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Trade Biases For U.S. Corn, Soy Yields Suggest Possible Surprise in Store

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FORT COLLINS, Colo., Aug 11 (Reuters/Karen Braun) - Severe drought in the northwestern U.S. Corn Belt and meager crop conditions have led to lower expectations for the U.S. corn and soybean harvests, but the trade has recently had a high miss rate on USDA's August projections and the analyst guesses this time have not allowed much room for error.

On average, analysts believe the Department of Agriculture will peg U.S. corn yield at 177.6 bushels per acre on Thursday, below the trendline of 179.5 bpa. The average soybean guess is 50.4 bpa versus the trend of 50.8.

In the last six Augusts, the trade estimates for both corn and soybean yield have been below USDA’s forecast. On average in those six years, the trade was 3.4 bpa too low on corn yield and 1.8 bpa too low for soybeans.

Not only have the August trade guesses been too light, but they often missed the predicted numbers entirely. USDA’s August corn yield fell outside the range of estimates in five of the last seven years, and for soybeans that was true in five of the last six years.

If both corn and soybean yields fall within the trade ranges on Thursday, it will be the first time for the August report since 2013.

The probability of a complete miss might be higher this year as the 4.3-bpa range of guesses on corn yield is the narrowest in 20 years. This year’s analyst high is 180 bpa and the low is 175.7, though the recent average range for August corn yield is 6.7 bpa.

The trade ideas for soybeans, which range from 49.3 bpa to 51.3, are the narrowest for August in four years. The range has  averaged around 2.6 bpa in prior years.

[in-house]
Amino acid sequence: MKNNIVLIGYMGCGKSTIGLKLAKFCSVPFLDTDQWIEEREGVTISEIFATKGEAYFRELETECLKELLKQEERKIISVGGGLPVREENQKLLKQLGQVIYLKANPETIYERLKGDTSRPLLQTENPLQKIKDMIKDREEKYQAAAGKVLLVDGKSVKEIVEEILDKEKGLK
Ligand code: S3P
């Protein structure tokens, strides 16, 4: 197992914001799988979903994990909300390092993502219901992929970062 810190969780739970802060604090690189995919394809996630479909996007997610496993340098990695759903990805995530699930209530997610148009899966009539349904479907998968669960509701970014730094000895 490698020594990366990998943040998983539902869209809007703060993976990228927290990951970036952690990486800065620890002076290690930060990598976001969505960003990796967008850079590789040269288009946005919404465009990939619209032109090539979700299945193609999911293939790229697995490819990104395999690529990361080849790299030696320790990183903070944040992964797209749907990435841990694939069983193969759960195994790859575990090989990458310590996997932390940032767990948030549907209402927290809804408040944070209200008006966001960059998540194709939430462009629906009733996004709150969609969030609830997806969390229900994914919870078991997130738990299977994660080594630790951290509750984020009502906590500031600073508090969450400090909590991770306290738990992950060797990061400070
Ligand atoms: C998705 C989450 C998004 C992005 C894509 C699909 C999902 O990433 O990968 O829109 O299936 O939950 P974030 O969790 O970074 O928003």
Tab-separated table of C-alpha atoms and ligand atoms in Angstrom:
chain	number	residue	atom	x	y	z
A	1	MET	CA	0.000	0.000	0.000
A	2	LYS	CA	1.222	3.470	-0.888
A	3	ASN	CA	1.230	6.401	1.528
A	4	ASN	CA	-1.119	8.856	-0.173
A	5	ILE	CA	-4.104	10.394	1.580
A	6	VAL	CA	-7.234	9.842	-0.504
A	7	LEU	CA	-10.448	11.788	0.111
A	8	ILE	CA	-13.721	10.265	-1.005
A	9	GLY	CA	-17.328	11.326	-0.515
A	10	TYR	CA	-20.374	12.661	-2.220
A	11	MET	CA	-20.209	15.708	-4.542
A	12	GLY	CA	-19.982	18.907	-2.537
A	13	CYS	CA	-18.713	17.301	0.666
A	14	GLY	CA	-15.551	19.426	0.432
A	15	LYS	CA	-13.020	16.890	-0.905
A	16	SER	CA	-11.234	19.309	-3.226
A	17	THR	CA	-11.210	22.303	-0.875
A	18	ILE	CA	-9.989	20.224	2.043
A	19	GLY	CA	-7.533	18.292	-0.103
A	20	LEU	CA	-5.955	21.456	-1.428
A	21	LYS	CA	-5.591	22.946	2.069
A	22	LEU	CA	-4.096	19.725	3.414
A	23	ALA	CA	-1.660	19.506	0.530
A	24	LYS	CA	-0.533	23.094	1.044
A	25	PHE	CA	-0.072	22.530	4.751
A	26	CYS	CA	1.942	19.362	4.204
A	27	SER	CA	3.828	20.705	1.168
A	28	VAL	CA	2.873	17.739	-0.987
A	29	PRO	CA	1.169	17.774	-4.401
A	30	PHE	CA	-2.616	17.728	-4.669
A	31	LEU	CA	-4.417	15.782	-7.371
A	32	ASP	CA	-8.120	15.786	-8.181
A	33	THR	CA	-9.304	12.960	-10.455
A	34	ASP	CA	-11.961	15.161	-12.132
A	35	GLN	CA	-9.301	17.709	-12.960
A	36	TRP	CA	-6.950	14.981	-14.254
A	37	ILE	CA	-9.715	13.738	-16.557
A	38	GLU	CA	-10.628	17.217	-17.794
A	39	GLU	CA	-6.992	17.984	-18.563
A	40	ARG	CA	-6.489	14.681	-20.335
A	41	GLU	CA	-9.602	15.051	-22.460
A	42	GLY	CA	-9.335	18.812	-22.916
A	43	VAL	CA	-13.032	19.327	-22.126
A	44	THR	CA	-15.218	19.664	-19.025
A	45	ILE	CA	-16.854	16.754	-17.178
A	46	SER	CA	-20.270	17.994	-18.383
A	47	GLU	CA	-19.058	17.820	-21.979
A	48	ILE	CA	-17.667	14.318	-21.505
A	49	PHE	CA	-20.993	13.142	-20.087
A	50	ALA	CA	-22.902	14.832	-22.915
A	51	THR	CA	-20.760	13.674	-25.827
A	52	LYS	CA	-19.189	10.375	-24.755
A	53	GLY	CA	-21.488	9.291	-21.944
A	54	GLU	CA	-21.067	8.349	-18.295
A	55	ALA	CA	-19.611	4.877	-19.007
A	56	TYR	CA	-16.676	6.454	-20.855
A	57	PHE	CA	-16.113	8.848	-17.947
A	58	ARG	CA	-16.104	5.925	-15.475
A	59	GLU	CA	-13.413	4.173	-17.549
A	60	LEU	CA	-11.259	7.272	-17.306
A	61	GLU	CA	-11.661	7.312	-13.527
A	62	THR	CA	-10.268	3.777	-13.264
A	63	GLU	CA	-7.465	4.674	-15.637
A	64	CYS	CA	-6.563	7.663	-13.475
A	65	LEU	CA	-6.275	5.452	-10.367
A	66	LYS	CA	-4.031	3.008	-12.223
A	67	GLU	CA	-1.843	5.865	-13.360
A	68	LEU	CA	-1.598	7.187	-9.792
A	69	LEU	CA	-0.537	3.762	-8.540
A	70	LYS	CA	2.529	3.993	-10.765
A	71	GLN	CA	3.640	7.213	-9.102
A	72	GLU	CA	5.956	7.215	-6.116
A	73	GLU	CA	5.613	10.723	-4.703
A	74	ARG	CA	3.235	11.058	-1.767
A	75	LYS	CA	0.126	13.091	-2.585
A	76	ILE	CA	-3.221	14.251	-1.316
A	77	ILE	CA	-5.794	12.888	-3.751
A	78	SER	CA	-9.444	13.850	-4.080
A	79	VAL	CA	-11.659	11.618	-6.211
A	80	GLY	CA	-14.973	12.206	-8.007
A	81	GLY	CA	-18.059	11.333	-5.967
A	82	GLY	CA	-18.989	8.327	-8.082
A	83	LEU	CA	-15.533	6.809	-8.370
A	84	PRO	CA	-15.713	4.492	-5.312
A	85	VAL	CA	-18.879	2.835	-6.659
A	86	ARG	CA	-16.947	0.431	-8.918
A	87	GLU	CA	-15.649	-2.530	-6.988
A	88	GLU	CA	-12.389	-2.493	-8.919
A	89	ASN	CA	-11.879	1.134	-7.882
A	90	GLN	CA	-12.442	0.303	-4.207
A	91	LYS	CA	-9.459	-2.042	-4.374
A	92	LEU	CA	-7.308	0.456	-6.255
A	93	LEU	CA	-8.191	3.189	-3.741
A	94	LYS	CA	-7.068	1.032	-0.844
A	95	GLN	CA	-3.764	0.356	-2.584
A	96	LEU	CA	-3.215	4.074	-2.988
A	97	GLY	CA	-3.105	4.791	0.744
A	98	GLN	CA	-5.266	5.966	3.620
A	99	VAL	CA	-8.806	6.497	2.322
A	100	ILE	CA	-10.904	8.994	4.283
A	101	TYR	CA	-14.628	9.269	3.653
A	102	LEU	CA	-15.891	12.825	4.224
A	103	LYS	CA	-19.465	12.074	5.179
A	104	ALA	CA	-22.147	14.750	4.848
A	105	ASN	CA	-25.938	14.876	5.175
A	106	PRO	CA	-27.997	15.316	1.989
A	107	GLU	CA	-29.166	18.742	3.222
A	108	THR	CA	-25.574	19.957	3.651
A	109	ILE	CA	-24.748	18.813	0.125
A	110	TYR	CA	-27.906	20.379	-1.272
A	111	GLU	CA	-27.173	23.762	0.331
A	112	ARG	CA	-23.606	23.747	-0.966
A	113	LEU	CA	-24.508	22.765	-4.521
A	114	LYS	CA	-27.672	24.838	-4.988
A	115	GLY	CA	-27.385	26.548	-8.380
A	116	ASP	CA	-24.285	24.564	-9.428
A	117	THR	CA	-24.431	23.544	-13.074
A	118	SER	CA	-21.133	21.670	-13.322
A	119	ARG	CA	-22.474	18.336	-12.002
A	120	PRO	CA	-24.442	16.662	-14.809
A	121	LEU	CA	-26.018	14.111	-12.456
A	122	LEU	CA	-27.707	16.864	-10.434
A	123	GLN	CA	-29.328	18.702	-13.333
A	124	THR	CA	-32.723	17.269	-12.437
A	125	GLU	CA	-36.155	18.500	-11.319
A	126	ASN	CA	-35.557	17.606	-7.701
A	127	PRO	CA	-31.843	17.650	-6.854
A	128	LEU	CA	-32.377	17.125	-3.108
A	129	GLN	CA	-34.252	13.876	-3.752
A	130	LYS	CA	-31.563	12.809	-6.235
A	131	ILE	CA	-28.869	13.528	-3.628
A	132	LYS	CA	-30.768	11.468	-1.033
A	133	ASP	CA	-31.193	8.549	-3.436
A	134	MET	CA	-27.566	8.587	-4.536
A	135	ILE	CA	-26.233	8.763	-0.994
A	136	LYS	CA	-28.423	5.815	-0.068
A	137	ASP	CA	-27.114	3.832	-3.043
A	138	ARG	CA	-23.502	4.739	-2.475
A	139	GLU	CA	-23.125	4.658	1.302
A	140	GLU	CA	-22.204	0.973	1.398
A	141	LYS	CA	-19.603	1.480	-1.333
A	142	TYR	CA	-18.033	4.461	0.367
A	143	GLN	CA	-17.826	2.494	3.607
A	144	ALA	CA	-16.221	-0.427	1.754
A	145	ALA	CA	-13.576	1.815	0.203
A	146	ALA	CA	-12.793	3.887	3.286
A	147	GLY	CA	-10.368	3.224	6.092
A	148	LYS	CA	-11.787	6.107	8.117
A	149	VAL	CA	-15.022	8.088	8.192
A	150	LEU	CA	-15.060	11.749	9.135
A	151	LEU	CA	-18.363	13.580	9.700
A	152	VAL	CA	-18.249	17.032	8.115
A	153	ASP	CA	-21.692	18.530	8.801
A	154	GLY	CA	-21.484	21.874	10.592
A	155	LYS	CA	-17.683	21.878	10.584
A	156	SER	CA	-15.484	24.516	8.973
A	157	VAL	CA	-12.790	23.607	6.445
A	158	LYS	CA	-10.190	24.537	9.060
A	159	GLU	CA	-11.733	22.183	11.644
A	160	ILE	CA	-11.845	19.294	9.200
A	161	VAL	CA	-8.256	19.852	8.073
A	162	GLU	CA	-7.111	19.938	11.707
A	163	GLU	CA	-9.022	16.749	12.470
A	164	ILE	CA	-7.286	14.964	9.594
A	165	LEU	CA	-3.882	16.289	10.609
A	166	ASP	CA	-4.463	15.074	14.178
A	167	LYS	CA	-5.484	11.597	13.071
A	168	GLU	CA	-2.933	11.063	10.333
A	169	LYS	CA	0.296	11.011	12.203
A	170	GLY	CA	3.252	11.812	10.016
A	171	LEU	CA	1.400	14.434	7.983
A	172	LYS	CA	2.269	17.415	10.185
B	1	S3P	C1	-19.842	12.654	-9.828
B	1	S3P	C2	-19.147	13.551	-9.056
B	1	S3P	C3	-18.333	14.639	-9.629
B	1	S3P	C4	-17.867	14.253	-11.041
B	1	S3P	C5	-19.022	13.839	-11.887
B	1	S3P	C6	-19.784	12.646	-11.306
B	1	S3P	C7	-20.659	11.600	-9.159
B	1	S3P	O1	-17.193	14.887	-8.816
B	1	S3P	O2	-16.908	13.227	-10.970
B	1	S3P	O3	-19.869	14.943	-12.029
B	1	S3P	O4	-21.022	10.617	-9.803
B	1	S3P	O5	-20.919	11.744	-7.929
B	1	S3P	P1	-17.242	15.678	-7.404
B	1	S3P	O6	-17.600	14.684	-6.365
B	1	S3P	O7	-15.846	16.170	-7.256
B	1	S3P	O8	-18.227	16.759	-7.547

The August corn and soybean yields are formulated differently than in prior months, when they were trendline
calculations from USDA’s World Board. This month’s numbers will be primarily based on producer surveys conducted by USDA’s statistics service, and the agency next month will add in field measurements.


It has been uncommon in recent years for August corn and soybean yields to be lower than what was printed in July. That has not happened for soybeans since 2013 but it has occurred once since then for corn, in 2017.

There is a tendency for August corn yield to be higher relative to the final yield, which has been the case in 11 of the past 15 years, including the last three.

The trend is more mixed for soy, as the final yield has been lower than in August for four consecutive years now with an increasing margin. However, final soy yield was higher than in August in the six prior years.

One of the reasons analysts question 179.5 bpa on corn is that it would be a record by 2.9 bpa. USDA’s trendline yield has called for a new record before, though, including in 2020. Since 1993, there were four other instances: 2003, 2004, 2012 and 2014. New highs were ultimately set in 2003, 2004 and 2014.

USDA’s soybean trend yield is less controversial in this regard since a higher yield has been observed before, in 2016. Soybean yield was above 50 bpa in two other years, 2018 and 2020.


U.S. corn and soybean production will be the main attraction on Thursday, but there are other items to monitor. Lagging global export demand for corn and uncertainty around China’s.soybean import needs have recently pressured prices, and any reductions on those fronts could offset a possible supply loss if the U.S. harvest comes in smaller.

Market participants believe some global wheat crops are doing worse than suggested by USDA’s latest outlooks, particularly in top exporters Russia and Canada. Russian consultancies this month have estimated that harvest more than 5 million tonnes below USDA’s current 85 million.

Prolonged drought in Canada has pummeled crop conditions there, but USDA's Canadian wheat yield as of last month equaled the recent five-year average. Some analysts think Canada’s fate could be similar to that of the United States, where the spring wheat crop is expected at a 33-year low.

The trade is looking for U.S. spring wheat output to shrink further on Thursday. Canada’s canola crop is another harvest to keep an eye on as USDA’s latest yield estimate is just 3% below the five-year average.

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